trouble homeowner 4 years ago

Ive been working with Liberty Credit Law since 6/2011 trying to get a loan modification approved. Costed me over 3,000 for their services. I'm feeling real shakey about this transaction. I have not been making any mortgage payments only because I can't afford the payments. Faithfuly on a monthly basis I receive a mortgage bill from my lender showing the compounding missed payments. I beginning to feel like a dope - I need to know whats going on - No one lives for free! Are there programs out there that protect homeowners in this situation?


Credit Trauma profile image

Credit Trauma 4 years ago from United States Author

Hey Trouble....I am so sorry you've had to go through all this. You should never have to pay for help, as there are may non profit companies who will help you for free. Here's a link for you: http://www.preventloanscams.org/

Avoiding mortgage relief scams:

The offers seem like answers to the prayers of a struggling homeowner: A promise of legal tactics to forestall foreclosure, reduce mortgage balances and interest rates, or restore credit. But these so-called mass joinder lawsuits being advertising in mailings are fraudulent – sent out by companies purporting to be law firms, according to a consumer alert by the Federal Trade Commission’s (F.T.C.) website.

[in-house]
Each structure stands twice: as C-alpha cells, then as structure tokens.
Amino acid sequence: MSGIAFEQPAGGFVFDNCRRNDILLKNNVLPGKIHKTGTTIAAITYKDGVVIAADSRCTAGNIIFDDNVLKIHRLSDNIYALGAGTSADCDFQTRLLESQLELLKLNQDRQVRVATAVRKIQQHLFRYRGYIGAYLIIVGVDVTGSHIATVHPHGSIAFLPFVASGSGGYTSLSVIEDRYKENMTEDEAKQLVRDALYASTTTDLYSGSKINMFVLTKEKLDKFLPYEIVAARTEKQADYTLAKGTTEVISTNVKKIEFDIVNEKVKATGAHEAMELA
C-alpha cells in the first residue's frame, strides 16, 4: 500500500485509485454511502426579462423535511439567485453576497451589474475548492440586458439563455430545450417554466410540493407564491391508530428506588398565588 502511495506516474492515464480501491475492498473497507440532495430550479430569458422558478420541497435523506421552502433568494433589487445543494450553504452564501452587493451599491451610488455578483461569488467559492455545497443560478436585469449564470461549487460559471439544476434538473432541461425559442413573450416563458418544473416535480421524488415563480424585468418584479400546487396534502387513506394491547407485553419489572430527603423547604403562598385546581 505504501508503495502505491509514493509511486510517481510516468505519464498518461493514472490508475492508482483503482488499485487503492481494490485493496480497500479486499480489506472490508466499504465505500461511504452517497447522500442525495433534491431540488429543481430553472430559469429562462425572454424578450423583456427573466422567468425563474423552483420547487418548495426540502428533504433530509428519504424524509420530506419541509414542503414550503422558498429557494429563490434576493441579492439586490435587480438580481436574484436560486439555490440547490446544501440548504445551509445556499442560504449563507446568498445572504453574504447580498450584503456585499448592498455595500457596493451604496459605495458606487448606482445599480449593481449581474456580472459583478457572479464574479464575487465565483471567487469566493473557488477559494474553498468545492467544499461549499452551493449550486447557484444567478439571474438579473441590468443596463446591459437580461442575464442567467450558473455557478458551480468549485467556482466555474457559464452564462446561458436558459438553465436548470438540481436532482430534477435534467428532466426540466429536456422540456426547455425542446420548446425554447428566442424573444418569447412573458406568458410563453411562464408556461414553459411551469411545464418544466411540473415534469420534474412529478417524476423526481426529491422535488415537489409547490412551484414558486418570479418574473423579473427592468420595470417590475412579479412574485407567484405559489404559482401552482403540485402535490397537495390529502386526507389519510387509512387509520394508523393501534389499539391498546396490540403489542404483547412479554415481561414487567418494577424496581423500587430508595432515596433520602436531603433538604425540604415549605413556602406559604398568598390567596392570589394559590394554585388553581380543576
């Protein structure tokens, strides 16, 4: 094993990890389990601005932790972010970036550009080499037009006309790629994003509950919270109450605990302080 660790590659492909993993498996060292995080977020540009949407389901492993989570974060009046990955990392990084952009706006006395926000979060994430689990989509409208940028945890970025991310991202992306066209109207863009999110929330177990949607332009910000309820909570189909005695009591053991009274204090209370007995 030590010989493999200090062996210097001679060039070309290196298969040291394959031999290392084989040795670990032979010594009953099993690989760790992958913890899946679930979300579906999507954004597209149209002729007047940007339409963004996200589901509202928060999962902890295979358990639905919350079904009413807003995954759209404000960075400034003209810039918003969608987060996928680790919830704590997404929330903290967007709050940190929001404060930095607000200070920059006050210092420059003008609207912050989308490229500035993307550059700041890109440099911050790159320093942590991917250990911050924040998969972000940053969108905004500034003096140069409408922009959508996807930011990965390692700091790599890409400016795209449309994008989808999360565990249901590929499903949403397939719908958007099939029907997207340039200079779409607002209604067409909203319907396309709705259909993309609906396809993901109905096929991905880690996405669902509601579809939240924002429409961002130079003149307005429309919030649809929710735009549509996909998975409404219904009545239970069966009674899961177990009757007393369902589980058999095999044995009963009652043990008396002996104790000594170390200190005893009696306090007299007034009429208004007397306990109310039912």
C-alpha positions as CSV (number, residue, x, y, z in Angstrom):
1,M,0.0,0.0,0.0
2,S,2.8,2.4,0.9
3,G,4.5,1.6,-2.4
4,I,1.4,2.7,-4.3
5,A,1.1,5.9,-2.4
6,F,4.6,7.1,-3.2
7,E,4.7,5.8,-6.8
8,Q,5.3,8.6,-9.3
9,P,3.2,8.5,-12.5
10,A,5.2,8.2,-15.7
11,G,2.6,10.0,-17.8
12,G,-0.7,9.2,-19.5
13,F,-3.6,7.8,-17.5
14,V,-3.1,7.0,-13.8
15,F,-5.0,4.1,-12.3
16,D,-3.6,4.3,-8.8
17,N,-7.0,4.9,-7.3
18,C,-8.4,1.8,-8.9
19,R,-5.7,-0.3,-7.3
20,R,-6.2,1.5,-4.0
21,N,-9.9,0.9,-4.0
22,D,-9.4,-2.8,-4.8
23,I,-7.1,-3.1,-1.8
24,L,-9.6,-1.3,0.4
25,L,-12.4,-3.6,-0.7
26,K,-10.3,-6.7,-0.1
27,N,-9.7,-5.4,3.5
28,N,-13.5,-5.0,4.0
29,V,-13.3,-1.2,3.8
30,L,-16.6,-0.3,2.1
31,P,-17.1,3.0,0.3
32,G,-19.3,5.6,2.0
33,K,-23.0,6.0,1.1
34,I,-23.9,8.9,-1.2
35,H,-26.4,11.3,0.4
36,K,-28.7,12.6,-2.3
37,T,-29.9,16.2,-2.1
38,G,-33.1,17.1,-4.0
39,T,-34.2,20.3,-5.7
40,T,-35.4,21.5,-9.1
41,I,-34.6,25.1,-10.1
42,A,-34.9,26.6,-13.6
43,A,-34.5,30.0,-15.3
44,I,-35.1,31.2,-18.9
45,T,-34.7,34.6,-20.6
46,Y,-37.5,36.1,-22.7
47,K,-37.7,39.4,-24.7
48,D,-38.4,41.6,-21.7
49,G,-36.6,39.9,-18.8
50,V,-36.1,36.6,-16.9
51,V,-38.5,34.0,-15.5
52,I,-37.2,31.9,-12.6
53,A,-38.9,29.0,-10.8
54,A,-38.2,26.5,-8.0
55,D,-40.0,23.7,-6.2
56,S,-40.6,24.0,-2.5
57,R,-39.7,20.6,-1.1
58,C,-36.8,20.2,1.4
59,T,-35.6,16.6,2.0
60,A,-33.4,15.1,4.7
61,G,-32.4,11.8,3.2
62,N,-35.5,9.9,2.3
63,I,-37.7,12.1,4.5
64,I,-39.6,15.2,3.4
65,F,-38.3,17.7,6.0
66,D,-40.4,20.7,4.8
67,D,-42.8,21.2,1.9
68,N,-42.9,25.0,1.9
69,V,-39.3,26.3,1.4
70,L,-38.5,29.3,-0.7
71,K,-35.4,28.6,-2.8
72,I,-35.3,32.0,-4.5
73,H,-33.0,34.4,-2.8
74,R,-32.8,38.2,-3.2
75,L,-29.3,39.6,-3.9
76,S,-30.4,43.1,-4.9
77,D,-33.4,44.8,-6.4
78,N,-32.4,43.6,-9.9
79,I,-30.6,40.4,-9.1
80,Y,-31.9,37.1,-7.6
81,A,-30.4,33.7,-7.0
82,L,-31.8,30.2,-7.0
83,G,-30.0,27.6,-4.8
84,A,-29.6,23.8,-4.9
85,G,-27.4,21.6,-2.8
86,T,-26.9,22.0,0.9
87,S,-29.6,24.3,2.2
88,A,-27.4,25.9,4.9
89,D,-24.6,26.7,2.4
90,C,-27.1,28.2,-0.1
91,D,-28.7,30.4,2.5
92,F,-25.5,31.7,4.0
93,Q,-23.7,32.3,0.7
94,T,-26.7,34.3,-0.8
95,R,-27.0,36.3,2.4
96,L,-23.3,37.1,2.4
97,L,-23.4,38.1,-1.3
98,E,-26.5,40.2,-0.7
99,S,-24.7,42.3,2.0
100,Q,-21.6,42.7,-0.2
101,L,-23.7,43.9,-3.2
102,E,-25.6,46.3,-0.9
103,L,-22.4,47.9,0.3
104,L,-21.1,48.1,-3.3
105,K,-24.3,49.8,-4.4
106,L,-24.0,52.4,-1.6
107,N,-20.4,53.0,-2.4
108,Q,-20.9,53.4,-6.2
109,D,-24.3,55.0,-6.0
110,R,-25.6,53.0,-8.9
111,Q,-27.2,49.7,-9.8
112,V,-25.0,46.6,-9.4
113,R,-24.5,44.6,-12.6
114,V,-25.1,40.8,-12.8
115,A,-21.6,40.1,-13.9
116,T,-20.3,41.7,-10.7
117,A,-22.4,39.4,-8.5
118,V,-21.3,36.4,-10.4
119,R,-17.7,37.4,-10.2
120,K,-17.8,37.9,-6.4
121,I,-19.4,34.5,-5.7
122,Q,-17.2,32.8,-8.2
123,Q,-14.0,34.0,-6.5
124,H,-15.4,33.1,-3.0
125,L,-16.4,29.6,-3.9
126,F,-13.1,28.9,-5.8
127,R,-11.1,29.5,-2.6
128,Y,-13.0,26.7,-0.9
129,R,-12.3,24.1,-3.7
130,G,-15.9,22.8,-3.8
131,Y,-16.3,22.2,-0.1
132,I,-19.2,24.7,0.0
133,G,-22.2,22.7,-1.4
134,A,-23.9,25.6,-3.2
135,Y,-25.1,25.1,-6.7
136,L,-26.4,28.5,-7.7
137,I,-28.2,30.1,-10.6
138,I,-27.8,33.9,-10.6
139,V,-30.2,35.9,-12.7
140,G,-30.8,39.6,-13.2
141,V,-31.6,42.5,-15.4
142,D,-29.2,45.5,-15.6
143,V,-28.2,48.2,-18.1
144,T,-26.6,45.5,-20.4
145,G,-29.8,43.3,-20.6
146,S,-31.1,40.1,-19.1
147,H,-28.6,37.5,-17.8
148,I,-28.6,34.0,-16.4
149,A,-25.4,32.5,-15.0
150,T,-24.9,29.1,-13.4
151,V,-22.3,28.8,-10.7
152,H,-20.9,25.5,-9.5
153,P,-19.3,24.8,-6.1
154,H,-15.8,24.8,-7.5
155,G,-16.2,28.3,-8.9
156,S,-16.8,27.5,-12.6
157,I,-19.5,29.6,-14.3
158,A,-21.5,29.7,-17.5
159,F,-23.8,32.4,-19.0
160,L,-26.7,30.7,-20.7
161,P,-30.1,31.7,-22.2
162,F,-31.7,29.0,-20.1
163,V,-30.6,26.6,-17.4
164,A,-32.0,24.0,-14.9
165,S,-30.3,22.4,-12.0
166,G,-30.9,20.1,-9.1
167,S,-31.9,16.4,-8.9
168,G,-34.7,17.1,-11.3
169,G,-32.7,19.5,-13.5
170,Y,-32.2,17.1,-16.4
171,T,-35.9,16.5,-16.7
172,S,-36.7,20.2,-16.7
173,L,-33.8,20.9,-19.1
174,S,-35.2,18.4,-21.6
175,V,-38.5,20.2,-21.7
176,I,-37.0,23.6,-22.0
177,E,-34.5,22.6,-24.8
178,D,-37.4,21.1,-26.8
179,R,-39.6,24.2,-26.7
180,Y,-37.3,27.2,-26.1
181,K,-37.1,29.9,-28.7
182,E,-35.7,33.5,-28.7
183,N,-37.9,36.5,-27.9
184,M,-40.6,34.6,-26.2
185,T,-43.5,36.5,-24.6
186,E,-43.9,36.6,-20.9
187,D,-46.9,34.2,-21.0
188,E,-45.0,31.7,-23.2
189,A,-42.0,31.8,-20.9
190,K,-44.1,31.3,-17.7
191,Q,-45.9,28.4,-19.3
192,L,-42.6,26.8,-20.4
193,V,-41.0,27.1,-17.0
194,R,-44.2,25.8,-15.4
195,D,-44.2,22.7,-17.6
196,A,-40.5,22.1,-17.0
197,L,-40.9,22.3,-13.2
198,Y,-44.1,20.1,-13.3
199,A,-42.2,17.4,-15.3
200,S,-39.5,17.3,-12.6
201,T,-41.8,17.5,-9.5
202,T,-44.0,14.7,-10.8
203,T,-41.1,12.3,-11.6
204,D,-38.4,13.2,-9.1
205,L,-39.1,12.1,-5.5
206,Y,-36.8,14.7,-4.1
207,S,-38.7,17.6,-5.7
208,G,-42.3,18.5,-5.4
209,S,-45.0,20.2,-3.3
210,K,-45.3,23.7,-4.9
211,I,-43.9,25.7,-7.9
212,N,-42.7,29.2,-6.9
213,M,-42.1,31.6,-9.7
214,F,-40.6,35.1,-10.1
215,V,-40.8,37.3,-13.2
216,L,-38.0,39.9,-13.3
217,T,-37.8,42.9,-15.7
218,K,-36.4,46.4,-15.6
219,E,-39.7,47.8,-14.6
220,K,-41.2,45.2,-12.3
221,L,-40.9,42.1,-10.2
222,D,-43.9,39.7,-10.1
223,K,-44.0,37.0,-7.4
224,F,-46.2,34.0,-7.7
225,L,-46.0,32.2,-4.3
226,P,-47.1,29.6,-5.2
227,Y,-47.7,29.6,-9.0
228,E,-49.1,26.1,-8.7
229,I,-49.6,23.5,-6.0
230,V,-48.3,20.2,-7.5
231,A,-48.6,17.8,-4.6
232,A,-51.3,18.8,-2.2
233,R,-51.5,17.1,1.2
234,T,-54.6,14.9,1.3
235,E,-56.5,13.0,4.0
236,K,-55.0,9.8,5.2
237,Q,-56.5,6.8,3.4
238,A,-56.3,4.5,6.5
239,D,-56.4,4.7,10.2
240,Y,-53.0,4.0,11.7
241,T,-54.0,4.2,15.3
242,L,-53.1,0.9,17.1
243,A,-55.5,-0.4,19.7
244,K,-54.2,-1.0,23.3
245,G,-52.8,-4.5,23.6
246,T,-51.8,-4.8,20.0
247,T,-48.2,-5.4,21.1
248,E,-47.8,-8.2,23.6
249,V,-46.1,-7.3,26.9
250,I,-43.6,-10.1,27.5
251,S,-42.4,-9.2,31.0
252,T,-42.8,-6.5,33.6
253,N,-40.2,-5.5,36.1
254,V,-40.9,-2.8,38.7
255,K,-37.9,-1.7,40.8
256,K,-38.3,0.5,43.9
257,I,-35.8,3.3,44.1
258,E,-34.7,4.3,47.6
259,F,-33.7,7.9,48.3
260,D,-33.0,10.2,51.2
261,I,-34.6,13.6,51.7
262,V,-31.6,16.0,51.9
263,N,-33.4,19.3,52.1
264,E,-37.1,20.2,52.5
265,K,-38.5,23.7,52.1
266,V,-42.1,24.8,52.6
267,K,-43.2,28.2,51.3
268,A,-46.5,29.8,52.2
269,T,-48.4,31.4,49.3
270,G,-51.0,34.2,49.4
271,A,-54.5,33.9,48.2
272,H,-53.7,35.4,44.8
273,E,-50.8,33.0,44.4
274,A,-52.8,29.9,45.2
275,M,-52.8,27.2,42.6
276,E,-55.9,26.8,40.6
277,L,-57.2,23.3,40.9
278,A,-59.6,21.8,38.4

Making sense of the story

• Consumers can lose valuable time to these dishonest players – not to mention money. The nonprofit Lawyers Committee for Civil Rights Under Law estimates that homeowners nationwide who reported scams to its database have lost more than $60 million in the last two years alone.

• There are many credible law firms around to help homeowners. But some businesses might be promoting themselves as providers of legal services, they might have only one lawyer on retainer, as a way around F.T.C. rules that allow only lawyers to collect upfront fees on mortgage aid.

• Such firms, and people posting as lawyers, are fueling a 60 percent jump in complaints about mortgage scams this year, according to a report by the homeownership Preservation Foundation, which helps distressed homeowners.

• When speaking with a lawyer, consumers might ask about the lawyer’s track record, including documentation of successes via media reports or signed court documents awarding borrowers money or relief.

• Consumers should beware of promises. According to the Homeownership Preservation Foundation, “legitimate lawyers don’t make guarantees, just like doctors don’t.”

• There are plenty of free services available at nonprofit groups certified by the Dept. of Housing and Urban Development.http://www.hud.gov/offices/hsg/sfh/hcc/hcs.cfm?web...

• The CALIFORNIA ASSOCIATION OF REALTORS® also has information available about short-sale and foreclosure-prevention fraud. Visit http://www.car.org/aboutus/forconsumers/loanfraud/ for more information.

(Information from CA Assn of Realtors)